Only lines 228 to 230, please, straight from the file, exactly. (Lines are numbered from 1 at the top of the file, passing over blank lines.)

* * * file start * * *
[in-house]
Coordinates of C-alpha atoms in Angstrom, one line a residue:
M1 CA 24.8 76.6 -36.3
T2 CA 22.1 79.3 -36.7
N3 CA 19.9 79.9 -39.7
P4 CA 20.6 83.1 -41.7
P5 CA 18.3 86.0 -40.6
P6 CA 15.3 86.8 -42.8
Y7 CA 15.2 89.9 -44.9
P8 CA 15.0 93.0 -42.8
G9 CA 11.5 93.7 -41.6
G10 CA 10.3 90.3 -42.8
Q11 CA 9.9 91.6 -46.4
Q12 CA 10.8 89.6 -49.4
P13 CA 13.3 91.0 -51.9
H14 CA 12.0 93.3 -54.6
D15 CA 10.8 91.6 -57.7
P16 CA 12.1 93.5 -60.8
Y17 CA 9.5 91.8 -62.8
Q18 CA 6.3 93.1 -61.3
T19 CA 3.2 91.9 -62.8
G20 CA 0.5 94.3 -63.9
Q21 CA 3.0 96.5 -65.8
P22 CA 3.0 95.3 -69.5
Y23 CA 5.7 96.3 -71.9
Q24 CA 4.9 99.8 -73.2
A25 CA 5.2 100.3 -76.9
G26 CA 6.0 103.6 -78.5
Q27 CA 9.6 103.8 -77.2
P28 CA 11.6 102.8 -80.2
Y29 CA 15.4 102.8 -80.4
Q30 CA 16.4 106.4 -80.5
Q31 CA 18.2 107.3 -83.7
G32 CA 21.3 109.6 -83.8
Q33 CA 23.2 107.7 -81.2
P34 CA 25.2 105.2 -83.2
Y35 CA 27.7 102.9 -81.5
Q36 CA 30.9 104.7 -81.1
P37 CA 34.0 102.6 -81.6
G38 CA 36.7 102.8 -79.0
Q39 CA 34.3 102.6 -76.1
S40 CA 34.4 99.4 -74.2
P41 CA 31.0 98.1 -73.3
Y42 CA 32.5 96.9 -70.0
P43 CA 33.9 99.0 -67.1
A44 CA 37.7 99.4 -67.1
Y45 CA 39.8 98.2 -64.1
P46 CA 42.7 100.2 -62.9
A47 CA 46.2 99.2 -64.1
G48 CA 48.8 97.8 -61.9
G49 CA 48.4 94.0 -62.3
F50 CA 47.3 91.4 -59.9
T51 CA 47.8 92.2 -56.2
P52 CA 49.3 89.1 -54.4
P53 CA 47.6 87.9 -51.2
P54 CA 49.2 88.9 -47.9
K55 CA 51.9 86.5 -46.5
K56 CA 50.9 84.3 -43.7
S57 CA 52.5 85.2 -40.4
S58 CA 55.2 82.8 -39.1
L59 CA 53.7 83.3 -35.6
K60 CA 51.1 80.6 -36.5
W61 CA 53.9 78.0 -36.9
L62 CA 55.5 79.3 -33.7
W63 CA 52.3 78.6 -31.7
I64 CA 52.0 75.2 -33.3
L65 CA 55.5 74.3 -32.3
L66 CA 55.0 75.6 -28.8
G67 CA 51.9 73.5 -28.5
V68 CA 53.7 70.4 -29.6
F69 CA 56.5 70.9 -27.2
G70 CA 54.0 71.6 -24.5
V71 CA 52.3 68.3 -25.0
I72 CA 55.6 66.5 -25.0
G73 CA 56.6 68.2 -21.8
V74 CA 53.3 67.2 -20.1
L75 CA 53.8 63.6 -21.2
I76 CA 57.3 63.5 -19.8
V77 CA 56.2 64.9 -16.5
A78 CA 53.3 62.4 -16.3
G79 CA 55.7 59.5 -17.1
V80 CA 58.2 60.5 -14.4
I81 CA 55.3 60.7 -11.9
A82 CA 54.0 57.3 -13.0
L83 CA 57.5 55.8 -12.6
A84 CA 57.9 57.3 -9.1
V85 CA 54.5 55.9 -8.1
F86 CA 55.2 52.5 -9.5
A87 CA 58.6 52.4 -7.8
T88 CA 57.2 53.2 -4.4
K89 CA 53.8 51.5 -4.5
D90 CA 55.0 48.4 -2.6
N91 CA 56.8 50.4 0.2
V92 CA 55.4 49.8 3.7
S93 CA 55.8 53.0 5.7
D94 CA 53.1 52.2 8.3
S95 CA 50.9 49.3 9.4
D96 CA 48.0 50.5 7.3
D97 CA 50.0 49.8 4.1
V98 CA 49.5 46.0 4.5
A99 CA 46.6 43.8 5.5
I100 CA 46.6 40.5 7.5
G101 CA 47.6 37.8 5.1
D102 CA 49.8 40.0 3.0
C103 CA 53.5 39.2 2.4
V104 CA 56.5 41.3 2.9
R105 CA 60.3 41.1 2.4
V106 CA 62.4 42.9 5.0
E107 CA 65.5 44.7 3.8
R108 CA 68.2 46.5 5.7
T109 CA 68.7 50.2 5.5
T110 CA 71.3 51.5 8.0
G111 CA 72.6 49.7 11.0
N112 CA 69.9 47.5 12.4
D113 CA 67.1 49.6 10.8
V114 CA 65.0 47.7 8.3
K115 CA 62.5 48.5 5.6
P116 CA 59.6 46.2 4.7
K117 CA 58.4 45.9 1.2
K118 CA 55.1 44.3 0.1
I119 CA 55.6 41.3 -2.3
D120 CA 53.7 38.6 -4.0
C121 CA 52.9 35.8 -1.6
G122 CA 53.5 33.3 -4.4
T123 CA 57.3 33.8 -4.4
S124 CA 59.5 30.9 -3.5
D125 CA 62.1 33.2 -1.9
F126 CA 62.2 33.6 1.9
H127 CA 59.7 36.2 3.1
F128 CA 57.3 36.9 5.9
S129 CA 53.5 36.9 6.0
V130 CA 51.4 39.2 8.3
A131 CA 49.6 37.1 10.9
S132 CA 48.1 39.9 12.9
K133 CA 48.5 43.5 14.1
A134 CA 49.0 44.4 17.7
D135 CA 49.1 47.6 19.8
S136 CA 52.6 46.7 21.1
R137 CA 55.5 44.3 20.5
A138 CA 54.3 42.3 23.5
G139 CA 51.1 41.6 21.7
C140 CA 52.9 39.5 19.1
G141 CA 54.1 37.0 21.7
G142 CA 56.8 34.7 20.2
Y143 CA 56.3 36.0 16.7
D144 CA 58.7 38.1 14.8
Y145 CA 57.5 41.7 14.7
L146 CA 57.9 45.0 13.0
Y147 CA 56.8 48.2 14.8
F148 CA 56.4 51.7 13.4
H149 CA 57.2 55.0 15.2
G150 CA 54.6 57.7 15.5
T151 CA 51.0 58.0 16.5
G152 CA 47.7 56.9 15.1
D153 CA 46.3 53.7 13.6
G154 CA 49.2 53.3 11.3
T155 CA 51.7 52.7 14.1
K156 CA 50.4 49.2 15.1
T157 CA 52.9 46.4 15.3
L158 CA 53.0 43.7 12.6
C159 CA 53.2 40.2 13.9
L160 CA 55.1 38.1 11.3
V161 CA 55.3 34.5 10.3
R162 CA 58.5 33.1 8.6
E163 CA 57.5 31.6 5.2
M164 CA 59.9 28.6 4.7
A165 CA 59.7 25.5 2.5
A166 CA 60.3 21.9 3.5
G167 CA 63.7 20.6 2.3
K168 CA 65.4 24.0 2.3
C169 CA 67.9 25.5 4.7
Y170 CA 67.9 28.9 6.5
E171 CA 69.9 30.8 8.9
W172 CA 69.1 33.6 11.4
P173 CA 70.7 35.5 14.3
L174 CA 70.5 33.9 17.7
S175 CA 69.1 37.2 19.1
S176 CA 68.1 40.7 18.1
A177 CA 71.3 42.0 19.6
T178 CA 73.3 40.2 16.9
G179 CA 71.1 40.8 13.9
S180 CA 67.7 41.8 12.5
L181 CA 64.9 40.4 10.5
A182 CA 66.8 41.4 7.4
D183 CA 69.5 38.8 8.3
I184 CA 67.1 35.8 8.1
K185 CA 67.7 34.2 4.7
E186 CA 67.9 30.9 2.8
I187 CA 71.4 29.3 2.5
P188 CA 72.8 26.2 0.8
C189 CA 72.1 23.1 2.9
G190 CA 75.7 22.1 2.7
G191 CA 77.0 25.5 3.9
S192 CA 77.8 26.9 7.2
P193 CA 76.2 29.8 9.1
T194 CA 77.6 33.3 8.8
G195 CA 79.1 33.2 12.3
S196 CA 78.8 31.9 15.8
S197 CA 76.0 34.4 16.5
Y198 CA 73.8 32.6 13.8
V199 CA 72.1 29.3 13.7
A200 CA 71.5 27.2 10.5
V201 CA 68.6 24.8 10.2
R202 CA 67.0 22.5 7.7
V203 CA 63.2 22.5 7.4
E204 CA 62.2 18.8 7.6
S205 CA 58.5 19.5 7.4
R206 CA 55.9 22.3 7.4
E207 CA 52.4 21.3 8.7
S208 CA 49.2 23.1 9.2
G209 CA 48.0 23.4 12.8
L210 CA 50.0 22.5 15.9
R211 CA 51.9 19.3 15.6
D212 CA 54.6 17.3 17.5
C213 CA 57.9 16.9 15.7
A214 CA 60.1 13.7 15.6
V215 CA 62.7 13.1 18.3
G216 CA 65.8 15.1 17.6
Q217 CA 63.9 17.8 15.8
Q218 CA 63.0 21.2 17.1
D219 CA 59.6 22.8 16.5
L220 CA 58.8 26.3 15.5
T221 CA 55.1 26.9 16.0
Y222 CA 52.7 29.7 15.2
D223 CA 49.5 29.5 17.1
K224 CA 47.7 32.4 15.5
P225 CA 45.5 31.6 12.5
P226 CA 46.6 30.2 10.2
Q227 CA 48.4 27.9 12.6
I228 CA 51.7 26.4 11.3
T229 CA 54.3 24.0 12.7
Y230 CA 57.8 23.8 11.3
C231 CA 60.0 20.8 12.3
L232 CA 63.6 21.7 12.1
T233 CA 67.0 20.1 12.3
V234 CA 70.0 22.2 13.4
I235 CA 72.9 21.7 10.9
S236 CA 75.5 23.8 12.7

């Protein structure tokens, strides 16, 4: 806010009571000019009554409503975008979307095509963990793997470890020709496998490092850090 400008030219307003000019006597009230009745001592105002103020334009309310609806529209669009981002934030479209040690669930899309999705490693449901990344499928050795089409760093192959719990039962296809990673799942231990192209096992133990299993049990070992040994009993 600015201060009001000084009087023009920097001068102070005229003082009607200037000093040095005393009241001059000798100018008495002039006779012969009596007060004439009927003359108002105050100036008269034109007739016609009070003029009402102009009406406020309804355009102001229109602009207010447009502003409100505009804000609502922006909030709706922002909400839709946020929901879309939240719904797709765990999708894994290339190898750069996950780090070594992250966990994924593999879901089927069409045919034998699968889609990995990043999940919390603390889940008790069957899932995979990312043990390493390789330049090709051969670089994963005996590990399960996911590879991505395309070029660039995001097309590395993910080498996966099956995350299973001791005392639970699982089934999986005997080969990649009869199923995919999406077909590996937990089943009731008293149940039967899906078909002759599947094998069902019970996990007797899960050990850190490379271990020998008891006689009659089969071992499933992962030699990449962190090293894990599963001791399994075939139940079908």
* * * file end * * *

P226 CA 46.6 30.2 10.2
Q227 CA 48.4 27.9 12.6
I228 CA 51.7 26.4 11.3